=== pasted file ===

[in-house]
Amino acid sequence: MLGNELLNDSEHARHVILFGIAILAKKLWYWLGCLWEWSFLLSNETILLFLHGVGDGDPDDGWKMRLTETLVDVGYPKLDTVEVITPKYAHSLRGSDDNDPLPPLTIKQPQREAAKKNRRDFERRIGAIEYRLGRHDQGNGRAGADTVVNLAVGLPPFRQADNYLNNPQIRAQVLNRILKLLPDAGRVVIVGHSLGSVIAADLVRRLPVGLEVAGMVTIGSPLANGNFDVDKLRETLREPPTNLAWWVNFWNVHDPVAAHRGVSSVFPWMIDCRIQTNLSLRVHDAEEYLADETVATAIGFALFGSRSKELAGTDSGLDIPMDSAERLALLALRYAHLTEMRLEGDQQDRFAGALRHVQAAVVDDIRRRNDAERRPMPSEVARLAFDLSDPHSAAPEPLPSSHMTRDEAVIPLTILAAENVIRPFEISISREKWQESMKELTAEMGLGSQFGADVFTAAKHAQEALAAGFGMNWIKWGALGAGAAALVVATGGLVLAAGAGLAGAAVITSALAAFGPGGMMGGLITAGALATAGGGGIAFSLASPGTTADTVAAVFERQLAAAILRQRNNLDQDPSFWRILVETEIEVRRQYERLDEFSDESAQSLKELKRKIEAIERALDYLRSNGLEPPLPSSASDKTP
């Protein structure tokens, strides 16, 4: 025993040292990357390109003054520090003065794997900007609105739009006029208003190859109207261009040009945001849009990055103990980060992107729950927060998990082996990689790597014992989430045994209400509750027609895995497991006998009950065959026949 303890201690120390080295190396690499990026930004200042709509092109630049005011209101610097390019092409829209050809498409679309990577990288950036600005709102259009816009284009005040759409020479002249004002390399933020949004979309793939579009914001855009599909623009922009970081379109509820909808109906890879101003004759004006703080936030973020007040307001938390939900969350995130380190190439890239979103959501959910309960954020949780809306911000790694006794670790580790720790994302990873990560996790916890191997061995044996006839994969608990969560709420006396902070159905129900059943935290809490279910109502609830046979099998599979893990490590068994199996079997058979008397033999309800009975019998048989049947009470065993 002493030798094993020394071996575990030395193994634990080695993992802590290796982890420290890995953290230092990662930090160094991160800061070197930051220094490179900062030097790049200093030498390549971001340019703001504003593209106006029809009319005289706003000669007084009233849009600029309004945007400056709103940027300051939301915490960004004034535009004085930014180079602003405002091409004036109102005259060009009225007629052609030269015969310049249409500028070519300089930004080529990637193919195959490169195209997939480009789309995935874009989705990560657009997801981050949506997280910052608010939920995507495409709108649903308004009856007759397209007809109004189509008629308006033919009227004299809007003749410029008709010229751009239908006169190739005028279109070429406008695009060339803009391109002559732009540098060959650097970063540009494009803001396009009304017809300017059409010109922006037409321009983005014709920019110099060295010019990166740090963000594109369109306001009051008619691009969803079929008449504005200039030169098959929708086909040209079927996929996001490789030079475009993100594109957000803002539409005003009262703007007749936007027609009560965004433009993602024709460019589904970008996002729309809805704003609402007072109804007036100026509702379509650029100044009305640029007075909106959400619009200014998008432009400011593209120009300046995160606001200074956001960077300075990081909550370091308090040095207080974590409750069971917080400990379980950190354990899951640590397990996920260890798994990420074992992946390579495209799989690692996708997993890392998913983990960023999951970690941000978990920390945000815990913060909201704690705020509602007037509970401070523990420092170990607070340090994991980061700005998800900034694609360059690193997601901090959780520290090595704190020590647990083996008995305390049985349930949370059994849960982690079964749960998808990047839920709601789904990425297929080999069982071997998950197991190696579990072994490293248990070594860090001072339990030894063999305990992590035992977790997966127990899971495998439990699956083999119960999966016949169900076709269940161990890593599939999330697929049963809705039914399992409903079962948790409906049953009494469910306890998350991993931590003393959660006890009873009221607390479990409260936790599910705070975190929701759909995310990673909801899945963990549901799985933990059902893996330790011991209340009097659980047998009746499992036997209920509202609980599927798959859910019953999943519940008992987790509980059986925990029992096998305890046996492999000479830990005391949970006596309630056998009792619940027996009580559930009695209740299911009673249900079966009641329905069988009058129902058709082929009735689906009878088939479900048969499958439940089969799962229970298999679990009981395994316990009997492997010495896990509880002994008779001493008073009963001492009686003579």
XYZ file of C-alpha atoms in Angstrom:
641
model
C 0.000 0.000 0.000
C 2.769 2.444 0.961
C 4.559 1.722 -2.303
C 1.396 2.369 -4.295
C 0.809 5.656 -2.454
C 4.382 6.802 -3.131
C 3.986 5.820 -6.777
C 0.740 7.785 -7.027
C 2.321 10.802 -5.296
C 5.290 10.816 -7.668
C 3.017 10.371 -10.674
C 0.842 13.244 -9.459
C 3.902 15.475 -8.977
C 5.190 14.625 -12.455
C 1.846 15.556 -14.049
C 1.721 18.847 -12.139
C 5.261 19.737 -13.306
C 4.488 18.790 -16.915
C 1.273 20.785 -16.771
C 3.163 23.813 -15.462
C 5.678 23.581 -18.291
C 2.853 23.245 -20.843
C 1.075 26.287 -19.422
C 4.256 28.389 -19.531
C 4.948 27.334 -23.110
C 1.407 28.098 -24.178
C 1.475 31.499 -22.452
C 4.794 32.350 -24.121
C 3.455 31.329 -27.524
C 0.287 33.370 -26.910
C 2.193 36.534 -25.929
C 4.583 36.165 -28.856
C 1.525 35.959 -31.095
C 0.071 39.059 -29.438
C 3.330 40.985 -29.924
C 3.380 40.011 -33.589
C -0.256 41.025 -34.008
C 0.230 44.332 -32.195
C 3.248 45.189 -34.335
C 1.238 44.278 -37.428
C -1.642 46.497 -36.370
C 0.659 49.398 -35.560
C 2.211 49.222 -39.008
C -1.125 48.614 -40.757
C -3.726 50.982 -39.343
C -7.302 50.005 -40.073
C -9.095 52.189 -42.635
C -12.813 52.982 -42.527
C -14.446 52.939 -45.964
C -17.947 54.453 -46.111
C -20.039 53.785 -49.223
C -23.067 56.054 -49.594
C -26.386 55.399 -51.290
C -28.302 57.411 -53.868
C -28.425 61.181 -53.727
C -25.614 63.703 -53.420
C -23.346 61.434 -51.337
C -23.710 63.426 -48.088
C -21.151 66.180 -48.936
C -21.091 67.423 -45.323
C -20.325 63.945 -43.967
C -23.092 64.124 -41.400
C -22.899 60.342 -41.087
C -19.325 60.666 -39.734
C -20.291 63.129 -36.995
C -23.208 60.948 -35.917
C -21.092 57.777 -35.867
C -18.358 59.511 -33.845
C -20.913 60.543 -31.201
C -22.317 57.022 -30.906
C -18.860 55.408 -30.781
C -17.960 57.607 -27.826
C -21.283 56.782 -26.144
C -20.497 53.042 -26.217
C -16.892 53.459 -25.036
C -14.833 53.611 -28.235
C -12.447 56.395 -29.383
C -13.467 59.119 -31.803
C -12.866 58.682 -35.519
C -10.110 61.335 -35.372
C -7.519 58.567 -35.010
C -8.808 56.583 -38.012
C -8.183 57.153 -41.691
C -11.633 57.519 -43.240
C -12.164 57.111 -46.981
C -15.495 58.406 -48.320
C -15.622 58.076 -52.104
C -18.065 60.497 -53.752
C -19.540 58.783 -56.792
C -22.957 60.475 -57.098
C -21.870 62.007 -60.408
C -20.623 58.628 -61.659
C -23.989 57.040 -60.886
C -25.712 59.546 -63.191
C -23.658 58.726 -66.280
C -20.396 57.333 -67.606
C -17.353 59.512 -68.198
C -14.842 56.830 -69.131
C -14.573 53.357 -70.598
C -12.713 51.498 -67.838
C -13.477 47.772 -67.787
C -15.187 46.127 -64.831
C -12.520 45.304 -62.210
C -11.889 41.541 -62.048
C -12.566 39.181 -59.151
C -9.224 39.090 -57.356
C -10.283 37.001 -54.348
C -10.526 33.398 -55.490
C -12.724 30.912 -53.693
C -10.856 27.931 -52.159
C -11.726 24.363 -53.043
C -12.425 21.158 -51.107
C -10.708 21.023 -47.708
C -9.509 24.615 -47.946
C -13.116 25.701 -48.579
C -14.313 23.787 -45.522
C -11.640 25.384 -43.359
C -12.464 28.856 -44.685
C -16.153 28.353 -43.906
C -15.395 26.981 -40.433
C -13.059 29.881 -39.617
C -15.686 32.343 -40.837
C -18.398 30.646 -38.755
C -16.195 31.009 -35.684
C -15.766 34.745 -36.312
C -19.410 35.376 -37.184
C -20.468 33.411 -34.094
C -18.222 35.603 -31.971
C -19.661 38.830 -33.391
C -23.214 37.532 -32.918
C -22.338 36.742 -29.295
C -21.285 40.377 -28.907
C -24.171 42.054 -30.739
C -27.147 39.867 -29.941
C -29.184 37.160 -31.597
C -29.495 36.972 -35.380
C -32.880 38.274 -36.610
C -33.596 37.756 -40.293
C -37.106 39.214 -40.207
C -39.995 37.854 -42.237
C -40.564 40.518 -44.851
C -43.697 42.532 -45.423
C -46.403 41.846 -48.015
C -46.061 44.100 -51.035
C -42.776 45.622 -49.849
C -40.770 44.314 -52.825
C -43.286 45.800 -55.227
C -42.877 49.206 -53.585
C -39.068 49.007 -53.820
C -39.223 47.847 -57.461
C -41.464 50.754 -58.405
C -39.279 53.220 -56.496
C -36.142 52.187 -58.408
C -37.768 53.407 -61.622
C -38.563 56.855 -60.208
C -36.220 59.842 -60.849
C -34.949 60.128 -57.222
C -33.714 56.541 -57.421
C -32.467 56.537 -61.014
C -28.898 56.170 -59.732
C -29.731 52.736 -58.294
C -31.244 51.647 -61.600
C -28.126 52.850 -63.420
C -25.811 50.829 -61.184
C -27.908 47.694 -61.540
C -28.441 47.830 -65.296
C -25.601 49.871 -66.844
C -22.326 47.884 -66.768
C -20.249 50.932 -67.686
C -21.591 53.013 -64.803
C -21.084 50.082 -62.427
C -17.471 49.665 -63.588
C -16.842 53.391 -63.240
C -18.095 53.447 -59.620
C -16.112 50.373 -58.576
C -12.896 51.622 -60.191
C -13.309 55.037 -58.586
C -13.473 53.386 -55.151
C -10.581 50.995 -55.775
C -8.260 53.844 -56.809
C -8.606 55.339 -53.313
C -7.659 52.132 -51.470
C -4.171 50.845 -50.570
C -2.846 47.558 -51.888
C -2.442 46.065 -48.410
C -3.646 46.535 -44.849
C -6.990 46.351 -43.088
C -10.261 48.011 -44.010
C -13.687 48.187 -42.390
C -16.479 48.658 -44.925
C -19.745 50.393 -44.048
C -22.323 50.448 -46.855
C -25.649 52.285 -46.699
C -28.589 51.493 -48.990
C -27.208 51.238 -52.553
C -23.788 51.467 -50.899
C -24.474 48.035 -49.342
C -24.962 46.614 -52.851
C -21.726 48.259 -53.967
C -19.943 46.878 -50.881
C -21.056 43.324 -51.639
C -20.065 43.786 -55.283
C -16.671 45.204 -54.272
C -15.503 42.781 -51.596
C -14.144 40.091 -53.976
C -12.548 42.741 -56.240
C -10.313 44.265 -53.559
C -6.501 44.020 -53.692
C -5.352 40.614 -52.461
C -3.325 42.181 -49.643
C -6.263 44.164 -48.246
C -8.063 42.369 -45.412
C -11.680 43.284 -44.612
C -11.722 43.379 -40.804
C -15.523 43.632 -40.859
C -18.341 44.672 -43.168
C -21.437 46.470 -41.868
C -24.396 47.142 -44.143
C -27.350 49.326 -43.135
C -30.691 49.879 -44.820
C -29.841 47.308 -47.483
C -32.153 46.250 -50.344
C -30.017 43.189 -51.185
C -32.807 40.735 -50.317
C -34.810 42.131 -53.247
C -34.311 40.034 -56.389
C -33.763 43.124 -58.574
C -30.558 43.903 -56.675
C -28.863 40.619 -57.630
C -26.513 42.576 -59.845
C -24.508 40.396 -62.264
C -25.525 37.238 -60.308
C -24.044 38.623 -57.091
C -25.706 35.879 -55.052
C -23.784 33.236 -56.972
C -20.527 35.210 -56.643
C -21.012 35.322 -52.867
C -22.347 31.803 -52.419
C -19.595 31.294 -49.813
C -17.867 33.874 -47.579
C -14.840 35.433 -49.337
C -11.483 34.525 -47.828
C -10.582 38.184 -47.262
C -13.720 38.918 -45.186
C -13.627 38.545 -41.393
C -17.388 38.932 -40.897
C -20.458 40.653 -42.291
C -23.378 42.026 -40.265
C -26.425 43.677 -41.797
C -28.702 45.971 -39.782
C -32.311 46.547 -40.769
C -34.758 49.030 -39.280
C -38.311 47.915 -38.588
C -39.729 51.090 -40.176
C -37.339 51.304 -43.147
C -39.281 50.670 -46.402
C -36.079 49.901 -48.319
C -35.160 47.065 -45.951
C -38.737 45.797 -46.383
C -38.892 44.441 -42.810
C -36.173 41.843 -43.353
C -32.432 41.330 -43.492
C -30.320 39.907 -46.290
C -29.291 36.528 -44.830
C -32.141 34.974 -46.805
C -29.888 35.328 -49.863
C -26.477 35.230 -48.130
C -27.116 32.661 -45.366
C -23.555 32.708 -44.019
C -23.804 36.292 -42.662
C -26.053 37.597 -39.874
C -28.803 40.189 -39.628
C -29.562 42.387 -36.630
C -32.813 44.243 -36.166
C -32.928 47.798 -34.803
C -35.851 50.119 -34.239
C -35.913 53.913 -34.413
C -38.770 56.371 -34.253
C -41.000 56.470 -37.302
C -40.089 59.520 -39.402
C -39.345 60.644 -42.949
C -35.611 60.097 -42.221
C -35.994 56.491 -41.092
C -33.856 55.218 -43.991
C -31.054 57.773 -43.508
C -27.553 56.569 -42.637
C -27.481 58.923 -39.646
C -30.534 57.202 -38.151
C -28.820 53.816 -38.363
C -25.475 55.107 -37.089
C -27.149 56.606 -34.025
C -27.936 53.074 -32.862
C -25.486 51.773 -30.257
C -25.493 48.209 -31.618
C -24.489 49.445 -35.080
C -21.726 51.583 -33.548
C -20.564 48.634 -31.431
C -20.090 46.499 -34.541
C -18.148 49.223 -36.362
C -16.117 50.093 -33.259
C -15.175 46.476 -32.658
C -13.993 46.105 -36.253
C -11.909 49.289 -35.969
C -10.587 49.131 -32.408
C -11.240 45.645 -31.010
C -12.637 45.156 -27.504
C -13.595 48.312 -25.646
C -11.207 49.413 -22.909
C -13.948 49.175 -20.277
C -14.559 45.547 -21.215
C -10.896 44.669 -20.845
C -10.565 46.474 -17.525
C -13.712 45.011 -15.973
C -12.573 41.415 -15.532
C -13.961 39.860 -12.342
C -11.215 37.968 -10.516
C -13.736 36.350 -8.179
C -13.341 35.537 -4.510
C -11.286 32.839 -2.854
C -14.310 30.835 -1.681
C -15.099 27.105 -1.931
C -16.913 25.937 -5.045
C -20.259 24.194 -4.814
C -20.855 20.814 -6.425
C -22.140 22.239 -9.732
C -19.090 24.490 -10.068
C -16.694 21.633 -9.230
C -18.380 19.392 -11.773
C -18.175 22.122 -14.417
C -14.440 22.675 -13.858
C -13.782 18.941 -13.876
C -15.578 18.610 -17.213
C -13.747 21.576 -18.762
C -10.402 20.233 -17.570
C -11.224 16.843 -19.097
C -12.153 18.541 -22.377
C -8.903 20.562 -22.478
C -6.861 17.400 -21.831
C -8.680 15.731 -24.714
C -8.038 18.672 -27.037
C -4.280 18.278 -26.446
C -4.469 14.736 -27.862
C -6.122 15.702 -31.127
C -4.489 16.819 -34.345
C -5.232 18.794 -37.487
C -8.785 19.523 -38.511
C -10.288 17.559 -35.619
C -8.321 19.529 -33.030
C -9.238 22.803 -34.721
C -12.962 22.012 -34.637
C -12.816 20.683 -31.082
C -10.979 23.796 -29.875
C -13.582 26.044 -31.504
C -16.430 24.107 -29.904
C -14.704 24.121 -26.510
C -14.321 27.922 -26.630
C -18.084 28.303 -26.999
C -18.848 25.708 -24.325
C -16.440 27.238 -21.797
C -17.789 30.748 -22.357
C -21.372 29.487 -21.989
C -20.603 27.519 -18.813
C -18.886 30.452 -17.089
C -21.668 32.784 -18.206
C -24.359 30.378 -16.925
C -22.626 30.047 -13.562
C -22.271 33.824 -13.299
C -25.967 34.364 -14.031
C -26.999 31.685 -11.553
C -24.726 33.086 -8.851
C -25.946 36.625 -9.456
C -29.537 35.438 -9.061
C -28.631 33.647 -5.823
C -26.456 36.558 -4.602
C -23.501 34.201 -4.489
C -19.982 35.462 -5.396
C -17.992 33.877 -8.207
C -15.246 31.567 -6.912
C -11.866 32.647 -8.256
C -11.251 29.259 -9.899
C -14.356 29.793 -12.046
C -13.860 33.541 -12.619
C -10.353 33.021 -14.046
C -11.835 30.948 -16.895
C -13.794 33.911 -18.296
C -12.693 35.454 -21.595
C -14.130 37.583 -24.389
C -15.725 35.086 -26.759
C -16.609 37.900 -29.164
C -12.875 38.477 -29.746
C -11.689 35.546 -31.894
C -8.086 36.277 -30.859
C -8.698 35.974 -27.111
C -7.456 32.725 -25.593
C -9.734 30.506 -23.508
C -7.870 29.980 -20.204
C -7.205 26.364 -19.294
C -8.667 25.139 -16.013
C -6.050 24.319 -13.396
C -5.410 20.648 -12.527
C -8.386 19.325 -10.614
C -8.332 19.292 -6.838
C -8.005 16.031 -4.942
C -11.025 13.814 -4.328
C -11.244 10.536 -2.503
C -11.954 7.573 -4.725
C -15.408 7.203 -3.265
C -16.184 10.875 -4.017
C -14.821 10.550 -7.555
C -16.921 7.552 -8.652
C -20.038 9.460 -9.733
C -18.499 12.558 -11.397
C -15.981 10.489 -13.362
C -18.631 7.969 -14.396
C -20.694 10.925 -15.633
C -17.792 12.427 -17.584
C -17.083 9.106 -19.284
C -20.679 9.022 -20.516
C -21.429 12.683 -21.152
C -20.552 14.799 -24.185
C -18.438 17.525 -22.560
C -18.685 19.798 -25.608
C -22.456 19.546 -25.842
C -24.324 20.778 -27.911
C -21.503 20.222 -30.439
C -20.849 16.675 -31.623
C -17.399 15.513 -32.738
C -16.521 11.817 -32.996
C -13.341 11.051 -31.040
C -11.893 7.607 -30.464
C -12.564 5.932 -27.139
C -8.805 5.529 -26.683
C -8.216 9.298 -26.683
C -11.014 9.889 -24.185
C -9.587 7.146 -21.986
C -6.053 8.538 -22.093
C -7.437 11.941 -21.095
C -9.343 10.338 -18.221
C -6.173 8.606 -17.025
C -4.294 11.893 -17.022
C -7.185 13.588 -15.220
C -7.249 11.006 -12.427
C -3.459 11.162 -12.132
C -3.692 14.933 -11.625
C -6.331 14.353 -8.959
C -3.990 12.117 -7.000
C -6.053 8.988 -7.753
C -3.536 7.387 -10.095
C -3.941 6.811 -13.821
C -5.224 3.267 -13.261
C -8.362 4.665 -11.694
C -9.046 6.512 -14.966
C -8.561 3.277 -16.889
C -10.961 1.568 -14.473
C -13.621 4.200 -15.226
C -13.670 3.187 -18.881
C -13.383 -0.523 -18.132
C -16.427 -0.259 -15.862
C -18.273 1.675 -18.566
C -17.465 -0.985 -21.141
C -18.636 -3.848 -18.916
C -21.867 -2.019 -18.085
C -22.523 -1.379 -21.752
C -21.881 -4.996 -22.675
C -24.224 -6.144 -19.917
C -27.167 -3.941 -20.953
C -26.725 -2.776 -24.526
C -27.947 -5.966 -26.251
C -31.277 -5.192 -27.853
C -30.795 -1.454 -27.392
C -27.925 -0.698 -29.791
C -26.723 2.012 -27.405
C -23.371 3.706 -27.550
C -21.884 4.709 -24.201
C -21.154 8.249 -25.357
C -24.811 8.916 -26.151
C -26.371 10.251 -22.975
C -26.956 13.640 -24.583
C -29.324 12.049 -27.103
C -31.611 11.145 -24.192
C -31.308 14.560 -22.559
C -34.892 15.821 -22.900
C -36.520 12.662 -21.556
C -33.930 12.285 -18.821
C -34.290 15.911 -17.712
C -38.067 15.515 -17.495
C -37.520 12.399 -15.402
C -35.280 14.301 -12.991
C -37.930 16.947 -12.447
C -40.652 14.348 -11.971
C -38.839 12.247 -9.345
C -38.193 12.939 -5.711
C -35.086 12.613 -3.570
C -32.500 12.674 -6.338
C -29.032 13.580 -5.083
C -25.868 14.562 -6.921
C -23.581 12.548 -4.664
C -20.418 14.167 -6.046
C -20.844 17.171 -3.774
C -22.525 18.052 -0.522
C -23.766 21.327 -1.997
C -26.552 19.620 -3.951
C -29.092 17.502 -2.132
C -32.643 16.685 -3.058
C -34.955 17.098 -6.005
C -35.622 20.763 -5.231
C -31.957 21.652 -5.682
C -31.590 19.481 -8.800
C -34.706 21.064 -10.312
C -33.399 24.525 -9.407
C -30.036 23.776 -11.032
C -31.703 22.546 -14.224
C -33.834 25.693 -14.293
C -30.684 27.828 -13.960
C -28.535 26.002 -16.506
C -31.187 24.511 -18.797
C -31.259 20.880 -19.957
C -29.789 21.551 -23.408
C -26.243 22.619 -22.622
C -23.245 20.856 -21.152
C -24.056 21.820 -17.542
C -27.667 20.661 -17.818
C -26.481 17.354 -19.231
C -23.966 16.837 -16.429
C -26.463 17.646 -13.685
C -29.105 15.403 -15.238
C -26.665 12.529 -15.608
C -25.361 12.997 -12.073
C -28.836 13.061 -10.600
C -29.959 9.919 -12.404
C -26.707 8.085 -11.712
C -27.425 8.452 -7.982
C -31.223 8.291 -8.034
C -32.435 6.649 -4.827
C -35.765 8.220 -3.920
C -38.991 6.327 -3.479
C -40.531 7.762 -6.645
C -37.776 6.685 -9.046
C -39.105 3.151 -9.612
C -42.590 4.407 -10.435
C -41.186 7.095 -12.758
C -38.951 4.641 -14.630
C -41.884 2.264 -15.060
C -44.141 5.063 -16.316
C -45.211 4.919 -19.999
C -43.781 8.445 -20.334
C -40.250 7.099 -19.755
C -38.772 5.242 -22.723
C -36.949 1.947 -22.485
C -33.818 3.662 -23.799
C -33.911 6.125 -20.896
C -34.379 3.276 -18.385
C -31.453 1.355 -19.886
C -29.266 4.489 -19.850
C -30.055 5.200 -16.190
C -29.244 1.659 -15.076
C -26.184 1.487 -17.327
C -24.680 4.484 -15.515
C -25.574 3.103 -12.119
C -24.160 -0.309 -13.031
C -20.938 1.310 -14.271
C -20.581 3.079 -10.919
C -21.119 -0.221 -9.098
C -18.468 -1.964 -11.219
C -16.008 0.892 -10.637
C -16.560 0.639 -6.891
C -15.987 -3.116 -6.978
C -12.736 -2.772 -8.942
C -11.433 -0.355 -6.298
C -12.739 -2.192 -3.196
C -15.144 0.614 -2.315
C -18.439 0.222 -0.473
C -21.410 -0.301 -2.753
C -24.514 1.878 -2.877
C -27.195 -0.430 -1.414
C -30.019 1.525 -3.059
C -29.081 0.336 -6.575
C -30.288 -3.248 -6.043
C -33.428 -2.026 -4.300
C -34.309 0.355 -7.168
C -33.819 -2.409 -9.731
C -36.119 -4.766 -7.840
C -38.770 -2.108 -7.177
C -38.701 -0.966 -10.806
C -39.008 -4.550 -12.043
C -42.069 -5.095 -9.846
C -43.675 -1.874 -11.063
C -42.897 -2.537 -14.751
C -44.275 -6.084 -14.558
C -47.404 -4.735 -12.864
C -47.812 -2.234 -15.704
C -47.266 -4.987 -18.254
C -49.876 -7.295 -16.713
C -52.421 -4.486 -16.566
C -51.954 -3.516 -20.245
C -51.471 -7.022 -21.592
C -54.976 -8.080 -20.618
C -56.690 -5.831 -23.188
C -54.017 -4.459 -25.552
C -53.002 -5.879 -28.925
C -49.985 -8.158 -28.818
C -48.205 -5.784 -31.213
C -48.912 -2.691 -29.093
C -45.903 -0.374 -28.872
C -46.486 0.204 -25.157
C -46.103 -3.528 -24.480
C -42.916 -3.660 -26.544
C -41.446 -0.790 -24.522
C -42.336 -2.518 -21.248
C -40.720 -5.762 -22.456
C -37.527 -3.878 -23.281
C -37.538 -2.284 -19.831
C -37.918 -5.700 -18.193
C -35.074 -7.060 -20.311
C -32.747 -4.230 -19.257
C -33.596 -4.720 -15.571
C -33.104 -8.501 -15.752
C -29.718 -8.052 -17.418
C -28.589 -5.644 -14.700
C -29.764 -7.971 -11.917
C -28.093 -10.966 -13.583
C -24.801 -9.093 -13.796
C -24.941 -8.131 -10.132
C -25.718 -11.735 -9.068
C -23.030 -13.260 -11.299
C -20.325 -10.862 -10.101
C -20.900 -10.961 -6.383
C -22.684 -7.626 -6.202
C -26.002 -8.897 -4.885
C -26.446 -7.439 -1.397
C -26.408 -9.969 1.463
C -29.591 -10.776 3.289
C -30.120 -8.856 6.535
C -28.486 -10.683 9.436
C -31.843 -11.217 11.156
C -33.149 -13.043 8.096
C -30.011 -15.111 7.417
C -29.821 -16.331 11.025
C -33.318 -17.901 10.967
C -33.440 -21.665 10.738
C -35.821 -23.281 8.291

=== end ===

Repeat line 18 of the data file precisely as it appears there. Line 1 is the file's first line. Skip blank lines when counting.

C 0.842 13.244 -9.459